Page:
The Obama Government has recently announced that all government payments to consumers will be made via electronic deposits instead of via the mail. This means all Social Security, unemployment insurance, railroad retirement, veterans benefits, tax refunds and other government benefits will have their money directly deposited into their bank accounts. This system is part of President Obama’s effort to eliminate waste and modernize the government for taxpayers.
According to Peter Orszag, the Director of the Office of Management & Budget, “This is precisely the type of smart, streamlined improvement that this administration is committed to making across government to boost efficiency and modernize how we do business”.
If you do not have a personal bank account, you can still get your money electronically the Treasury Department’s Direct Express Debit Master Card program. With the move to channel funds electronically, the government and consumers will receive two benefits.
Firstly, it will make the process of getting paid easier and faster. And secondly, it will save cost all round. The government saves on administrative and postal costs to the tune of $303 million over the first 5 years and $120 million each year thereafter, which would indirectly save taxpayers money as well. But these amounts are not very significant considering the fact that just last month the government’s deficit came up to $135 billion.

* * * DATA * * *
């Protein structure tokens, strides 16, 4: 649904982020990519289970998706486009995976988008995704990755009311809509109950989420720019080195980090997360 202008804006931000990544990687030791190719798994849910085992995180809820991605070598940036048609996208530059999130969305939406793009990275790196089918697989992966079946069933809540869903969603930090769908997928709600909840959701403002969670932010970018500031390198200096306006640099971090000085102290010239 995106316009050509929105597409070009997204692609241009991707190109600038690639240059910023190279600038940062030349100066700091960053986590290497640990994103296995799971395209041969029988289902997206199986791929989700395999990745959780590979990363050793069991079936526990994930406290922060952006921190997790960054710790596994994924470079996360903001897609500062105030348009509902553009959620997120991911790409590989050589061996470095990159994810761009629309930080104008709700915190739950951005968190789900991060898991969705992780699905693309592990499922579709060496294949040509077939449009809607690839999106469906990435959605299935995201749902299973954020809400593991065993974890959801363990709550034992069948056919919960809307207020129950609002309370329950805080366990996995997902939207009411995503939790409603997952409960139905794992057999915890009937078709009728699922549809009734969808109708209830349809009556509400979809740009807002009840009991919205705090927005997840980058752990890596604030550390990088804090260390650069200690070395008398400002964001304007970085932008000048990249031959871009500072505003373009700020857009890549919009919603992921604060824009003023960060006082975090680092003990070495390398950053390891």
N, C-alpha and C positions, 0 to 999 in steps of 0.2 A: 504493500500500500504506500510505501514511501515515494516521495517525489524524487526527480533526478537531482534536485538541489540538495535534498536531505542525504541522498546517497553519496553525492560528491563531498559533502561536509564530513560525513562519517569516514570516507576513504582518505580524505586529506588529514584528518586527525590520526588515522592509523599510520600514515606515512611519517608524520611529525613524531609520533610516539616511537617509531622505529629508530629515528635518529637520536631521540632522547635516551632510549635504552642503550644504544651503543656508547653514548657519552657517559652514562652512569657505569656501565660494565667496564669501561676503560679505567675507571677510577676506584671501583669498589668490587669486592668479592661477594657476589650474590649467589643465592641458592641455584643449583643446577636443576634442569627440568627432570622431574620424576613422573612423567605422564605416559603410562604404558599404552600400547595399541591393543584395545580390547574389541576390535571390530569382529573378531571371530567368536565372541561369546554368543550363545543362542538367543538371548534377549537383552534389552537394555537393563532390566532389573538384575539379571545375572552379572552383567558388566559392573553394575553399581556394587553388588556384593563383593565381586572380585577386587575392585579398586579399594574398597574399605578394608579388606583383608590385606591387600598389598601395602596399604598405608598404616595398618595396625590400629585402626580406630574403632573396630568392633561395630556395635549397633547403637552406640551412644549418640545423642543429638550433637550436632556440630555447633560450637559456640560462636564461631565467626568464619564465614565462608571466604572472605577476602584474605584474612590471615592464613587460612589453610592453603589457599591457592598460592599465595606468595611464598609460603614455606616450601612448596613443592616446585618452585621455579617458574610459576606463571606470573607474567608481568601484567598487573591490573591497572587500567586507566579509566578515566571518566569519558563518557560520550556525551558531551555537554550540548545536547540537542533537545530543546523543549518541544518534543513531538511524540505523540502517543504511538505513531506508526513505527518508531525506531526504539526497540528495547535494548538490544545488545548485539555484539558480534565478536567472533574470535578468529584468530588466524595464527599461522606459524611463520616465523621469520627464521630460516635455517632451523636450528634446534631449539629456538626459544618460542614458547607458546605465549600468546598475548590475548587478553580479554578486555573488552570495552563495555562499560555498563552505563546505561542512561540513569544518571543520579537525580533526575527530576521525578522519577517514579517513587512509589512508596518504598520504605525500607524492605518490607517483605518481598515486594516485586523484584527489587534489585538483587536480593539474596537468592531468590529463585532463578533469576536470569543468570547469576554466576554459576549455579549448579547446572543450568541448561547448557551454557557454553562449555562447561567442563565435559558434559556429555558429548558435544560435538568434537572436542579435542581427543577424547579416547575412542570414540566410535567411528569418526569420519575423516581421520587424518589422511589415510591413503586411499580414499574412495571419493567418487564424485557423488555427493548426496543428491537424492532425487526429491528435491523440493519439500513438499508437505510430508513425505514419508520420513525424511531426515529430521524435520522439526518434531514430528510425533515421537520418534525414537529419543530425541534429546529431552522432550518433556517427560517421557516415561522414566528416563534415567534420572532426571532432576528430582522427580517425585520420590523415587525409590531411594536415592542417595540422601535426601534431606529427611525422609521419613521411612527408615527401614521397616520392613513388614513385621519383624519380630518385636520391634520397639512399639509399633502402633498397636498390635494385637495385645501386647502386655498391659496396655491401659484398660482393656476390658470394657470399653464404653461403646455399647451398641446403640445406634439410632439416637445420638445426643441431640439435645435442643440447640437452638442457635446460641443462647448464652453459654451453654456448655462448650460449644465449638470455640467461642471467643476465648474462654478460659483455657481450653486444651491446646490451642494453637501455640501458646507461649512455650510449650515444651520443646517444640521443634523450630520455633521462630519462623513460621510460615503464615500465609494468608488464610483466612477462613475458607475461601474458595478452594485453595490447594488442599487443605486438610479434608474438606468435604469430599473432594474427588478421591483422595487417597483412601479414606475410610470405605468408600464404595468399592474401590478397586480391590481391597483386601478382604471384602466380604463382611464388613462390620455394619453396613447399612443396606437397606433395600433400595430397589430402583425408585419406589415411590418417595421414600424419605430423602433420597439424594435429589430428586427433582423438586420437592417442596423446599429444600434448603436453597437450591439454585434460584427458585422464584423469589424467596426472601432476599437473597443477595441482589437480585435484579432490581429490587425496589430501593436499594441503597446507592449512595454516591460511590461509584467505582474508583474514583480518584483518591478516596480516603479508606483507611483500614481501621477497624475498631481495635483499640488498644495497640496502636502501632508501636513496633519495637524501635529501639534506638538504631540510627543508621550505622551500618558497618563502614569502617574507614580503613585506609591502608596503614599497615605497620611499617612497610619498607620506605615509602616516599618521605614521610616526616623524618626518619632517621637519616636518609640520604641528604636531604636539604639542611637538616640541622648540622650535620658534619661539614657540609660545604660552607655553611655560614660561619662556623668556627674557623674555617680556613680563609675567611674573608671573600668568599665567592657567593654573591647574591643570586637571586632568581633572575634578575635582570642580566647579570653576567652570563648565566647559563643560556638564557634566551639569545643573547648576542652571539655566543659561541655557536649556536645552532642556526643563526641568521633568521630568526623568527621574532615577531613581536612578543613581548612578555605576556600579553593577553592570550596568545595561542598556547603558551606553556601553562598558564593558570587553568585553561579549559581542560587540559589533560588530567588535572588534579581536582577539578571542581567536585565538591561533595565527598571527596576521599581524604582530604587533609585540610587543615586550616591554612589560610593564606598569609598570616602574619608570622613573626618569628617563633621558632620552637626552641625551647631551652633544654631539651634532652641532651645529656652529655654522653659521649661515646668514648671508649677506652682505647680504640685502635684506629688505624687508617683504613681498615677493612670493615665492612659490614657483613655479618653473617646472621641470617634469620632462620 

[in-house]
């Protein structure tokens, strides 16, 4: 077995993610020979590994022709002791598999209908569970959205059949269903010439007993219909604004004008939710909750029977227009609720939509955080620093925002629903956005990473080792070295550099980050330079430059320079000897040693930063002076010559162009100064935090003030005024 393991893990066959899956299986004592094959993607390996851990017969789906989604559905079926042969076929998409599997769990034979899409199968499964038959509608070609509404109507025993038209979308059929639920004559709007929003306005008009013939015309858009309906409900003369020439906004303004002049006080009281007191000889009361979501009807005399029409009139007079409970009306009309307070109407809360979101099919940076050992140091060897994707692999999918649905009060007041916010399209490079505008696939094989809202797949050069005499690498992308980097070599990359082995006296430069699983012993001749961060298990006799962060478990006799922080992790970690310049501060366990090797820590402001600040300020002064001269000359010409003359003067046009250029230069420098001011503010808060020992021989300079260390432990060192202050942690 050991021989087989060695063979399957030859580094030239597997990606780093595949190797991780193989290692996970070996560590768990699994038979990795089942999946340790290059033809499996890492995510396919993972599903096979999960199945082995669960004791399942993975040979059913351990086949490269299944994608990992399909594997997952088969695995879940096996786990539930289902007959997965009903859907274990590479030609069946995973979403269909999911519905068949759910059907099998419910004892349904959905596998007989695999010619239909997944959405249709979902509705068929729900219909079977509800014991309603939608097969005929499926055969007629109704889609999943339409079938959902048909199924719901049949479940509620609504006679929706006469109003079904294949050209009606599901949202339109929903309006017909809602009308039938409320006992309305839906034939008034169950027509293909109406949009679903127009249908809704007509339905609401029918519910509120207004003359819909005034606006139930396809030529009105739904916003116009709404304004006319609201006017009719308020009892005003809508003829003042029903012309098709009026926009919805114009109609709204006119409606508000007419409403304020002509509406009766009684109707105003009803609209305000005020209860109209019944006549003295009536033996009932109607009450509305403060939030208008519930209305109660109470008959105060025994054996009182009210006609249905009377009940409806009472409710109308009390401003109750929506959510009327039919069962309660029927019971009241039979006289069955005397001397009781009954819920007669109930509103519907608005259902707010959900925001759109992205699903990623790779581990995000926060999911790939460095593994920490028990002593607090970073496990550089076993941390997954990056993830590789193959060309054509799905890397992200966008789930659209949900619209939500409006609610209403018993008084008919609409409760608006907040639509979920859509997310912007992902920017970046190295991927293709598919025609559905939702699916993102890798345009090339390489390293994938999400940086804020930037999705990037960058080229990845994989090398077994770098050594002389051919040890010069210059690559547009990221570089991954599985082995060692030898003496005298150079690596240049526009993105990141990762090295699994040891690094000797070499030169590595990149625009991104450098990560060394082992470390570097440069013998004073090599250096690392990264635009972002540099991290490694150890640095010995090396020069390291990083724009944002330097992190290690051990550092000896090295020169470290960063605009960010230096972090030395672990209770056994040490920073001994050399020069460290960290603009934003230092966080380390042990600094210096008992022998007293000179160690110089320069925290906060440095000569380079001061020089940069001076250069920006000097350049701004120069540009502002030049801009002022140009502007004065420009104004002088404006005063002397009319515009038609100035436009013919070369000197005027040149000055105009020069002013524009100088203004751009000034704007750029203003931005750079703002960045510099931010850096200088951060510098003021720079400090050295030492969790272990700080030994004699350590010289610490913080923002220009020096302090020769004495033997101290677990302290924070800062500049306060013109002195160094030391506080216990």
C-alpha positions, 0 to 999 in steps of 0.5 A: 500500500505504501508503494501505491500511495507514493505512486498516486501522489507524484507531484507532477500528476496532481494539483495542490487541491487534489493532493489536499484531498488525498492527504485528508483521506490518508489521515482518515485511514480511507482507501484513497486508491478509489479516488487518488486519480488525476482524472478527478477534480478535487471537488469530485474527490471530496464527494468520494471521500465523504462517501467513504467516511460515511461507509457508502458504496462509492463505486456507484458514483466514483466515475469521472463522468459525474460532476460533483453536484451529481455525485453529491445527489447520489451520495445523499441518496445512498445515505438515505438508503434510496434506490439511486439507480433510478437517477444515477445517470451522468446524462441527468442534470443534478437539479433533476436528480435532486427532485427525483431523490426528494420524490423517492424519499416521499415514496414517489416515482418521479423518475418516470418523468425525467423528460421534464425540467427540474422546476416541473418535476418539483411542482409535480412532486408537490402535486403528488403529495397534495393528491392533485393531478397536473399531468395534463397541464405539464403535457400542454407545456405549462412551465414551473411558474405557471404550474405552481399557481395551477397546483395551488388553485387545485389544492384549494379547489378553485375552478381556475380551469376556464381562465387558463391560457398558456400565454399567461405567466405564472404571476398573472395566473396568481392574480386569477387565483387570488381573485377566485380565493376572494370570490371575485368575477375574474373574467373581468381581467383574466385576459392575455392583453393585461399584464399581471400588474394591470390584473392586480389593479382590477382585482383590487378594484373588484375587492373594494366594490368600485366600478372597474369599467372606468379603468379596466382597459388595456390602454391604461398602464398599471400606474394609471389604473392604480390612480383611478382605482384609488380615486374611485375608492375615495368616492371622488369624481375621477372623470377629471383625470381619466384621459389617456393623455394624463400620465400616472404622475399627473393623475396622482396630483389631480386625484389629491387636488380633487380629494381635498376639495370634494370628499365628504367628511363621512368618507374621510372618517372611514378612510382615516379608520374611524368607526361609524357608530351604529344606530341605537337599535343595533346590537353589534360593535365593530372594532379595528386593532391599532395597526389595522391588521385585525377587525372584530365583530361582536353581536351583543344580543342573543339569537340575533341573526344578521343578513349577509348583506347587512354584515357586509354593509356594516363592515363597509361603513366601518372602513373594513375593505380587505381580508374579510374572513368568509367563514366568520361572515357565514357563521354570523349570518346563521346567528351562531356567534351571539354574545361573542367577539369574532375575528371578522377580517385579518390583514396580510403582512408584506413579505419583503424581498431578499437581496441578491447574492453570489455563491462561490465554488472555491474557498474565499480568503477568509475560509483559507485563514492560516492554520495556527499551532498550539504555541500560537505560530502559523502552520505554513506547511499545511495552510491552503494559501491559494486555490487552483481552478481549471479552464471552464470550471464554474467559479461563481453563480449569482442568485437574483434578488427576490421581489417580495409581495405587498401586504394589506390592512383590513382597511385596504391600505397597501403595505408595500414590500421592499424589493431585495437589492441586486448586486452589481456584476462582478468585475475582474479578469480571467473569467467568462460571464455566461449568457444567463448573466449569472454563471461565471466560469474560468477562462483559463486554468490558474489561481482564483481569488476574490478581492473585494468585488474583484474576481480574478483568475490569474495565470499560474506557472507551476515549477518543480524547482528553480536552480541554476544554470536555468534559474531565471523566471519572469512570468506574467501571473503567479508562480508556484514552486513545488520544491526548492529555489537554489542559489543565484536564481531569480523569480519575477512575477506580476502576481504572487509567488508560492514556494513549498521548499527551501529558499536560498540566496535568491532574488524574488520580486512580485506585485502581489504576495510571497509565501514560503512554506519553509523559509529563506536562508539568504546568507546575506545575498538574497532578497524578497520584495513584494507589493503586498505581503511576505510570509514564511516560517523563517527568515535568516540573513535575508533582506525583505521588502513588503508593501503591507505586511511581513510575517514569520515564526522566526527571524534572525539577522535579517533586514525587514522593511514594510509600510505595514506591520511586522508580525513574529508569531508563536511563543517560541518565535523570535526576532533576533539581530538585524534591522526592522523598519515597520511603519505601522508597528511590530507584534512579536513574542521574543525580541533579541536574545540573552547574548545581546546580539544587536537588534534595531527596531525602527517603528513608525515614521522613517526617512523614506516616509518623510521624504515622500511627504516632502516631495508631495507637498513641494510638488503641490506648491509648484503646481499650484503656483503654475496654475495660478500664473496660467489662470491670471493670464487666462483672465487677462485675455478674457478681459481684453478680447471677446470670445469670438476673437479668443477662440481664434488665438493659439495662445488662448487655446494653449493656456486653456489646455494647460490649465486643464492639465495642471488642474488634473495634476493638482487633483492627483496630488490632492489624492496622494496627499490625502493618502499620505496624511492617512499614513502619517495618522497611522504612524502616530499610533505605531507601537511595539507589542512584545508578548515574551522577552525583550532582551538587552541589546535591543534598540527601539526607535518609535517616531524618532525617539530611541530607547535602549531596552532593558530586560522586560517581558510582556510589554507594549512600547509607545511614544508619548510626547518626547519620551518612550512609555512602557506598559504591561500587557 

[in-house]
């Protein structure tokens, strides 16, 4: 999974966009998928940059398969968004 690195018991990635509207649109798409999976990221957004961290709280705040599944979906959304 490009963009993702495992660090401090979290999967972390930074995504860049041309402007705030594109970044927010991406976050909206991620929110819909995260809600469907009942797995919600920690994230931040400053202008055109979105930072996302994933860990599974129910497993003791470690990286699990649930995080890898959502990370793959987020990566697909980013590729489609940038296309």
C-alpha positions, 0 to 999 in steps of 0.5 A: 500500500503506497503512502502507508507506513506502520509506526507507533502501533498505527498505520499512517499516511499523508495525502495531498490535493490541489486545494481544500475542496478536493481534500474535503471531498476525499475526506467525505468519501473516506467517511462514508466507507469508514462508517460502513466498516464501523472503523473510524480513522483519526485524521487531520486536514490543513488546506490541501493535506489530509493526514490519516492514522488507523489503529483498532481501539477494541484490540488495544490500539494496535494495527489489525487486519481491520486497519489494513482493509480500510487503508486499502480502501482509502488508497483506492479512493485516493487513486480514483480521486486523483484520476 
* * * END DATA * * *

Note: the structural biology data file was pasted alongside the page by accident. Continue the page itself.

The government has made many attempts at getting people to revert to electronic payments. But each year, the Treasury Department still mails out 136 million benefit checks. However, with the move to change completely to electronic payments, it will be a win-win situation for both the government and the consumers.
At the same time as the government makes the direct deposit announcement, the Treasury will publish a notice of proposed rulemaking in the Federal Register that allows for a period of 60 days in which the public may make comments. Once the final rule is published, the government will implement the changes starting with a public awareness and education campaign.
The move to have direct deposits actually started years ago with 85% of federal benefit recipients receiving their payments via direct deposits. And one million Americans now use the Direct Express payment system that was launched in the summer of 2008.
The new rule of complete electronic payments that the government is now implementing is due to fully take effect in March of next year. However, there are a few minor areas where the implementation will be delayed until March 2013.
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